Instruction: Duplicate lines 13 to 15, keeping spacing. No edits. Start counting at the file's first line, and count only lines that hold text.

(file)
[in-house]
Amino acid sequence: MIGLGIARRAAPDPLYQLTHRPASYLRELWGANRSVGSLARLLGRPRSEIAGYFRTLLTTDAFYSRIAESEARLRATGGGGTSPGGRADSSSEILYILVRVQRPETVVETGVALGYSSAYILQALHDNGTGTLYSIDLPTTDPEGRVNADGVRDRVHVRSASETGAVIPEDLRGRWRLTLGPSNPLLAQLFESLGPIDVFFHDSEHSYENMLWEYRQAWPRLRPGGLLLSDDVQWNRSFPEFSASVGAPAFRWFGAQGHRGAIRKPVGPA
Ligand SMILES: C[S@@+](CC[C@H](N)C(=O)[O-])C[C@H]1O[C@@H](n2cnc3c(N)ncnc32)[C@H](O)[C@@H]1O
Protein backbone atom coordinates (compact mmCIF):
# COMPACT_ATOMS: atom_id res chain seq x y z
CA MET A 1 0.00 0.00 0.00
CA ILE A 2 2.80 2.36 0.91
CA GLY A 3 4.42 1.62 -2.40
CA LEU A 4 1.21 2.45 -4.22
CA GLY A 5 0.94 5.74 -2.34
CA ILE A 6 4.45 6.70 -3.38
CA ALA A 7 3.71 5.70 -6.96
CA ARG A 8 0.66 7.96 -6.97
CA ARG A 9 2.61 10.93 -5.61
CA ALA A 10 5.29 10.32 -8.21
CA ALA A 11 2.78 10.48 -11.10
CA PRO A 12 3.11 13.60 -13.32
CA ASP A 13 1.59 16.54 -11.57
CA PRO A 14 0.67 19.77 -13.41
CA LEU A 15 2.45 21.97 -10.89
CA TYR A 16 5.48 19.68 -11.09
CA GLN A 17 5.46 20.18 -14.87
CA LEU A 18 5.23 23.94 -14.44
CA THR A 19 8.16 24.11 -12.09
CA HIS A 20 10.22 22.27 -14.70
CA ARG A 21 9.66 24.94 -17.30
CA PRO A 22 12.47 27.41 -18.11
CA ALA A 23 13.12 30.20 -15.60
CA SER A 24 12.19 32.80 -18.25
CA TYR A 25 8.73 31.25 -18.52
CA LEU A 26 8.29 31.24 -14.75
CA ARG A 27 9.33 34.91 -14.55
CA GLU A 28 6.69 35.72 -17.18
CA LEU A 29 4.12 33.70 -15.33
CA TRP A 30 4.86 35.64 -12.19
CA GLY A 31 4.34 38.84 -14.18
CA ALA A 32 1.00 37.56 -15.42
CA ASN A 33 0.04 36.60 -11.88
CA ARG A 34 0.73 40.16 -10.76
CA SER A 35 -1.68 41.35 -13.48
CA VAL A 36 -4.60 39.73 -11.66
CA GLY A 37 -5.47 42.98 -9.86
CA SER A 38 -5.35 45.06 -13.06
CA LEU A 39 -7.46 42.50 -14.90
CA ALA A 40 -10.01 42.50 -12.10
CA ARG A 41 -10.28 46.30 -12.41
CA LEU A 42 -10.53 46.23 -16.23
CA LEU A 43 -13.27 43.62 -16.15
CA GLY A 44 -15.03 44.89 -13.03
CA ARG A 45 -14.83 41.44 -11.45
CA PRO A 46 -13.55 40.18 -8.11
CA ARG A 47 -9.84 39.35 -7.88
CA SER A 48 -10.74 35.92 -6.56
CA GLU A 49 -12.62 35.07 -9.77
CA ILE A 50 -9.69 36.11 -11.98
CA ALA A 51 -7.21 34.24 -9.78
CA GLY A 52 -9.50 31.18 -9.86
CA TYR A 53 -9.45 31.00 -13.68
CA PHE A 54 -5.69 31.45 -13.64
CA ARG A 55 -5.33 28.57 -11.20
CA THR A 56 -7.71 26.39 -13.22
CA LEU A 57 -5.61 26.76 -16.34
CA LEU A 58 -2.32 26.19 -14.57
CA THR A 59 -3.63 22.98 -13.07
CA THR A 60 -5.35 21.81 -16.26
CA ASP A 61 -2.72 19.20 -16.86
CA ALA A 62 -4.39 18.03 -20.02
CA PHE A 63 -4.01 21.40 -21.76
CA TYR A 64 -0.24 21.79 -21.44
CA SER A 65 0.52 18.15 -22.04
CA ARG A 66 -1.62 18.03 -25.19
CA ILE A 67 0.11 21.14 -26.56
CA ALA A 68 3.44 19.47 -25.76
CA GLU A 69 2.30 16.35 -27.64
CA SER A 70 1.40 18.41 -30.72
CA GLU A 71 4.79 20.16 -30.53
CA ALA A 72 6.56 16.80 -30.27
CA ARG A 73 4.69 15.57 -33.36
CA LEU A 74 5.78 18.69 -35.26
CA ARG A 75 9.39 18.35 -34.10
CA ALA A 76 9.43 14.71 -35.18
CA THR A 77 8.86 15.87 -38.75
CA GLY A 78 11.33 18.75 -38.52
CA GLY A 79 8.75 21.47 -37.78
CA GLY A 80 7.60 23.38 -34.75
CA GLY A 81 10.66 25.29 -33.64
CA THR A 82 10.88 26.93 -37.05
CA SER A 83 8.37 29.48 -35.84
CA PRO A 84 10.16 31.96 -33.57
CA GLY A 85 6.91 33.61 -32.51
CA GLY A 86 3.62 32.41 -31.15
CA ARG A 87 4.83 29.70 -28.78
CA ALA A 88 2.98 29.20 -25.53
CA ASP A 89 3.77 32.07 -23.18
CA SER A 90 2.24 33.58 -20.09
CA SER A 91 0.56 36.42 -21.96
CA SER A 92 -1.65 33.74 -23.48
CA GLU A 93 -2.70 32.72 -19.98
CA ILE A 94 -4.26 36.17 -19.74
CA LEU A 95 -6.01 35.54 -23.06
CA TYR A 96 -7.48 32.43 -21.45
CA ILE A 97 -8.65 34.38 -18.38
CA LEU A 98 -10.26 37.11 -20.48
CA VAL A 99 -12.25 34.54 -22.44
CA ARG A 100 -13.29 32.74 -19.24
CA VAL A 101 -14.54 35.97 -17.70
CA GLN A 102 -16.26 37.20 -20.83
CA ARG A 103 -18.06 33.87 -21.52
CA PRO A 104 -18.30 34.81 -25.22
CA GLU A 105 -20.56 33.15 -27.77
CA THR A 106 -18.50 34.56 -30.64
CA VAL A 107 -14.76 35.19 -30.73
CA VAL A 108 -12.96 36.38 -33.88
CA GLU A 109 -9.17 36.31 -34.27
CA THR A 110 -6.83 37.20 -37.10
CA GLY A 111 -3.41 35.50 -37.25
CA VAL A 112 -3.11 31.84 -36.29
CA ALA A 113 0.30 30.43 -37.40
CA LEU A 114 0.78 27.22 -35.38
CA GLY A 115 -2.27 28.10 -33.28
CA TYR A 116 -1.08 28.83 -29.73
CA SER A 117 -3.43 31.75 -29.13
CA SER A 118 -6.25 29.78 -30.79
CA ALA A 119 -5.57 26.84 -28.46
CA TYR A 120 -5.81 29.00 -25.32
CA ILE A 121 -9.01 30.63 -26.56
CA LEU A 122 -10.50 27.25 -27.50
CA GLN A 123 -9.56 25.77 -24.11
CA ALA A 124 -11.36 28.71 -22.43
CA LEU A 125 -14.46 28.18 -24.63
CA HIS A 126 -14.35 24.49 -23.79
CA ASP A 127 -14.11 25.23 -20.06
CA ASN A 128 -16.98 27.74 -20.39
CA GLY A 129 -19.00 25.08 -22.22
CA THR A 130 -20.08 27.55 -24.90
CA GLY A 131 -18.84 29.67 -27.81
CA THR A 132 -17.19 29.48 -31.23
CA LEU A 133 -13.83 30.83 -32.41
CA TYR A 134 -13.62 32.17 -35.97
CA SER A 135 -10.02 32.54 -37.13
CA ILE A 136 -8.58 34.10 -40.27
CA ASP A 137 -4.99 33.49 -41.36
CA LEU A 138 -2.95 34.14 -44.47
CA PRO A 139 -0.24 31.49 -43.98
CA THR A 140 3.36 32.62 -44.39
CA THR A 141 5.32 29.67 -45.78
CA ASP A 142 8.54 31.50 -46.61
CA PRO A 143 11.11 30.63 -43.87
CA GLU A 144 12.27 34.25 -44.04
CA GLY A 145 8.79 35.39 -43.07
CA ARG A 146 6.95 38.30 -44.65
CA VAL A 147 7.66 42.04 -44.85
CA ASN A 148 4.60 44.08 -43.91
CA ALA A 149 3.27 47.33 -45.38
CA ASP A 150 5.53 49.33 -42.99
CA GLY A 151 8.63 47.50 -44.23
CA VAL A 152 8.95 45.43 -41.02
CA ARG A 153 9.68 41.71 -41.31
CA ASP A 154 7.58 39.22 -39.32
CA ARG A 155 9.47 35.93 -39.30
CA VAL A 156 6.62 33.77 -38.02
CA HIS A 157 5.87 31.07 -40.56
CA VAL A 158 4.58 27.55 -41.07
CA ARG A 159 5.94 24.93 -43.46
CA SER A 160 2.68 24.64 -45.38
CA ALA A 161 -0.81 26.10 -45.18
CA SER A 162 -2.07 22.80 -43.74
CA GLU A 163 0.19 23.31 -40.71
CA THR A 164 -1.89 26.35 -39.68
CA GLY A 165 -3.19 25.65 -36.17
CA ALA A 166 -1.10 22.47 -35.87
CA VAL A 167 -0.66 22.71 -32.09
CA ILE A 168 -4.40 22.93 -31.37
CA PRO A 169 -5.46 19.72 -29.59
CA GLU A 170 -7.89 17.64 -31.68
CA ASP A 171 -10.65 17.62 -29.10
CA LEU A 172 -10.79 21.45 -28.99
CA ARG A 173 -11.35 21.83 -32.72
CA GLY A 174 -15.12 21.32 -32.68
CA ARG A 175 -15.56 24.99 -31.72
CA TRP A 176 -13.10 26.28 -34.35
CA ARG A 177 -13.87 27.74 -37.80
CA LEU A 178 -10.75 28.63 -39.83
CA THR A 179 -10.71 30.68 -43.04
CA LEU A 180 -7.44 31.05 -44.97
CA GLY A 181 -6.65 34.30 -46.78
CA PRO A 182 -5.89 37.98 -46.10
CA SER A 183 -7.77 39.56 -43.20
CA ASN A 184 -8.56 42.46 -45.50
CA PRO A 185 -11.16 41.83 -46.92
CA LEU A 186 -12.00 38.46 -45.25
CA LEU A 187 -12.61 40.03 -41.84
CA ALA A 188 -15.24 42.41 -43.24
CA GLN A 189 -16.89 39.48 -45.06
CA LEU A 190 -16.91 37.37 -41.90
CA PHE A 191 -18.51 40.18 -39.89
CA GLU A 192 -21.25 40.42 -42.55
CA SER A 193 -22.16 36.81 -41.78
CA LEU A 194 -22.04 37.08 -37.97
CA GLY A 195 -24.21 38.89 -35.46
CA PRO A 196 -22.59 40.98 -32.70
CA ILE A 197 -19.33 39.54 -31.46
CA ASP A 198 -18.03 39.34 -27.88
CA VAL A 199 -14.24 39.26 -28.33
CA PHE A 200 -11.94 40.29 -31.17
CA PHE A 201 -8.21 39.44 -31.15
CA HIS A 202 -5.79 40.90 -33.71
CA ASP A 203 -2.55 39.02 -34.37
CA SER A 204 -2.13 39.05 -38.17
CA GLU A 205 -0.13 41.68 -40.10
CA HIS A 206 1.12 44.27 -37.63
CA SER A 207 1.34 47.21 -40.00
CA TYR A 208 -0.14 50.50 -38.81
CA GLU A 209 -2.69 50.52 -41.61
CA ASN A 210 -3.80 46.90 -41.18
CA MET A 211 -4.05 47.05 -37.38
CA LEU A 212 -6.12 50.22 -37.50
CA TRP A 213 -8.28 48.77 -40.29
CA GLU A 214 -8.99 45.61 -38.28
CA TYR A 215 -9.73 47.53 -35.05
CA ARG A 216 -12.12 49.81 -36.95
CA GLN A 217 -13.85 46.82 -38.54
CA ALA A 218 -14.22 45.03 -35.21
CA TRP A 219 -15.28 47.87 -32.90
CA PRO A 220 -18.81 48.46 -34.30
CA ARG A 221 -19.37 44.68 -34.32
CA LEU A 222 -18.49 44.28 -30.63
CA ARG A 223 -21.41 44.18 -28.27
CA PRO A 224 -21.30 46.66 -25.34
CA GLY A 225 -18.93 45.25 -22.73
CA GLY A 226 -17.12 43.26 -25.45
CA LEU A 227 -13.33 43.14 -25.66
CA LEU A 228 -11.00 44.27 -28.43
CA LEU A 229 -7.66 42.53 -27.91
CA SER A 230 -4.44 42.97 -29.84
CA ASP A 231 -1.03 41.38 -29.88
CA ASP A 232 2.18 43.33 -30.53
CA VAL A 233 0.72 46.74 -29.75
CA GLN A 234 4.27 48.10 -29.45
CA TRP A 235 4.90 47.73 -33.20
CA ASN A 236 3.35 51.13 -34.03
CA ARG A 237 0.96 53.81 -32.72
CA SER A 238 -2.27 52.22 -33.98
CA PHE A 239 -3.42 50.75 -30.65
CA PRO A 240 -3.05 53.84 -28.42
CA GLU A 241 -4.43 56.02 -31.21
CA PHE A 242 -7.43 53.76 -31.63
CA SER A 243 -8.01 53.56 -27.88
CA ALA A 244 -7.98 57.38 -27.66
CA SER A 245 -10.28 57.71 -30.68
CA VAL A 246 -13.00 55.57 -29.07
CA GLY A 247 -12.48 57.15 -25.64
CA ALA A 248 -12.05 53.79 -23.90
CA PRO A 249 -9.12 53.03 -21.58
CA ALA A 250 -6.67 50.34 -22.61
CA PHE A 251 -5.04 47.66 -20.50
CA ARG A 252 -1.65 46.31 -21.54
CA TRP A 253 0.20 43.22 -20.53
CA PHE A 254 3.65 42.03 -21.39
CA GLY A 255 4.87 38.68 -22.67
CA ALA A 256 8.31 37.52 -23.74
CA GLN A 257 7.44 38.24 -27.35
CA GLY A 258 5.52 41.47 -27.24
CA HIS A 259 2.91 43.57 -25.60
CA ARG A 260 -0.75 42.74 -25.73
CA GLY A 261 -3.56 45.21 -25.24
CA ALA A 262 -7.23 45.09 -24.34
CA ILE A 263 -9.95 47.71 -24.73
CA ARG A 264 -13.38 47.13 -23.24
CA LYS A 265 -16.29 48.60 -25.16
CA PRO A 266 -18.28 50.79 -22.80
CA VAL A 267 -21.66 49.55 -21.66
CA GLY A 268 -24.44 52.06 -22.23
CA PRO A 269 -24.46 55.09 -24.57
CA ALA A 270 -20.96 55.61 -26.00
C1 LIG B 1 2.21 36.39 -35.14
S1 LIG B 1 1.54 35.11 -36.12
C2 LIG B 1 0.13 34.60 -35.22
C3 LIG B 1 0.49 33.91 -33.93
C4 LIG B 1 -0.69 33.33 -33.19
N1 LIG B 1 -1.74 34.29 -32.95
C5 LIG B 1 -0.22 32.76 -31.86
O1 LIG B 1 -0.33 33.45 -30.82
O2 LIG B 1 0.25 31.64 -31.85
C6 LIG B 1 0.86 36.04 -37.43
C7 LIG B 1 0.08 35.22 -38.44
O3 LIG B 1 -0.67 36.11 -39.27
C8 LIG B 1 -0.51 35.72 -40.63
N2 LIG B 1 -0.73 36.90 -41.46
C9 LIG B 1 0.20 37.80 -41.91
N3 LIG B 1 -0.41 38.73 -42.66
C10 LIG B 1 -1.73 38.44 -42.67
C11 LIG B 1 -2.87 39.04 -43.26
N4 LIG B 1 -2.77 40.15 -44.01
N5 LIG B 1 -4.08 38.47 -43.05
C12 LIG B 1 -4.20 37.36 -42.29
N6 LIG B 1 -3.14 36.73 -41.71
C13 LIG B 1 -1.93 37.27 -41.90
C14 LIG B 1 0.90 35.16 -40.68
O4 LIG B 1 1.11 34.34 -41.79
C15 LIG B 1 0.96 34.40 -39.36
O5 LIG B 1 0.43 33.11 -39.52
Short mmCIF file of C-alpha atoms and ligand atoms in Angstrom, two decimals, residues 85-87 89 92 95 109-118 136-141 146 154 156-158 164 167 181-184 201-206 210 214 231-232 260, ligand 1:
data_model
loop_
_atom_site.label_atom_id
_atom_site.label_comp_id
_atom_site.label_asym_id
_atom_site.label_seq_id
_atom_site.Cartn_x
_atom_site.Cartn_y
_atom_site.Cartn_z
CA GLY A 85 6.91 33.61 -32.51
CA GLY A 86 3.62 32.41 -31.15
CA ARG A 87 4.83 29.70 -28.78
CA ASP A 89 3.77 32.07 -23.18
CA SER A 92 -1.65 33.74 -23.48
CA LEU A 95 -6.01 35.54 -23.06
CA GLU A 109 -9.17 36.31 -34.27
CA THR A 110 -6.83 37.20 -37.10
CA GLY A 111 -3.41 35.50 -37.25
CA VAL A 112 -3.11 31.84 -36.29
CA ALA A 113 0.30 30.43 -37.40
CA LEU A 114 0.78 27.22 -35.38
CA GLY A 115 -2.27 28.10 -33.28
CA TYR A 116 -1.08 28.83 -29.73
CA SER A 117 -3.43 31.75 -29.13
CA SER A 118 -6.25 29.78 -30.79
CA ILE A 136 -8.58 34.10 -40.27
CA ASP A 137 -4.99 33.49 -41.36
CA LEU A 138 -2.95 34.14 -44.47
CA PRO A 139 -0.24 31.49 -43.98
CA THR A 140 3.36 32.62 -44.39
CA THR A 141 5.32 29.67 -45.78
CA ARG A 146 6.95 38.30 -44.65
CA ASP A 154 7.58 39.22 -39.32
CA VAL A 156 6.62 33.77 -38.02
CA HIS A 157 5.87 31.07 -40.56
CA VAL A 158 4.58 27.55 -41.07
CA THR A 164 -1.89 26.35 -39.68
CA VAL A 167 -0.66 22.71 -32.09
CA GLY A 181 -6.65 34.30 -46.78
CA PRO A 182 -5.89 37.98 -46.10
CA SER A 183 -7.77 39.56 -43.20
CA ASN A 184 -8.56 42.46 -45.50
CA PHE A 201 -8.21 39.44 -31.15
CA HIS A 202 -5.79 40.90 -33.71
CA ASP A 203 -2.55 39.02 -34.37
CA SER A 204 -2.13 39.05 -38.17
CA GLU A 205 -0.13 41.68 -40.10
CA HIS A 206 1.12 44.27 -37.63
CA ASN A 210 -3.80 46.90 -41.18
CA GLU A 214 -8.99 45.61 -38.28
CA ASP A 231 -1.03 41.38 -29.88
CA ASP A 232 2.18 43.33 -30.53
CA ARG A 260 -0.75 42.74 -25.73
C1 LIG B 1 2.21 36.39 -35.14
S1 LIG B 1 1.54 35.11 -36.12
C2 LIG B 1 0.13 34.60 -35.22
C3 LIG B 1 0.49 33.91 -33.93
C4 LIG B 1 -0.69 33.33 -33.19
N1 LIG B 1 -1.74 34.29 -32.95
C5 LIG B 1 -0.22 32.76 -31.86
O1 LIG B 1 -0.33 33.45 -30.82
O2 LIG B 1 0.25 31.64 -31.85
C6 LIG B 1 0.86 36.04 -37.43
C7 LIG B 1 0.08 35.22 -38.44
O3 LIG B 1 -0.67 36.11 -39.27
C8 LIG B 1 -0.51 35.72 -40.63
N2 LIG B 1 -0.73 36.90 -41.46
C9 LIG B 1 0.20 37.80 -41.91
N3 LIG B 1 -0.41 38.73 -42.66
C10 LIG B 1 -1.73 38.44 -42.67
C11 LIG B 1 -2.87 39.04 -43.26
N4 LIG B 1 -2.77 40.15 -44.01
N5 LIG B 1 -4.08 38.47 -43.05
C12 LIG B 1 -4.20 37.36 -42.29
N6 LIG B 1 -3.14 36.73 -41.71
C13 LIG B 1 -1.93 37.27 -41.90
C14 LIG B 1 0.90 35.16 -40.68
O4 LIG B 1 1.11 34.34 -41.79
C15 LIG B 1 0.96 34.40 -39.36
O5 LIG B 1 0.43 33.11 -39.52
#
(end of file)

CA ARG A 8 0.66 7.96 -6.97
CA ARG A 9 2.61 10.93 -5.61
CA ALA A 10 5.29 10.32 -8.21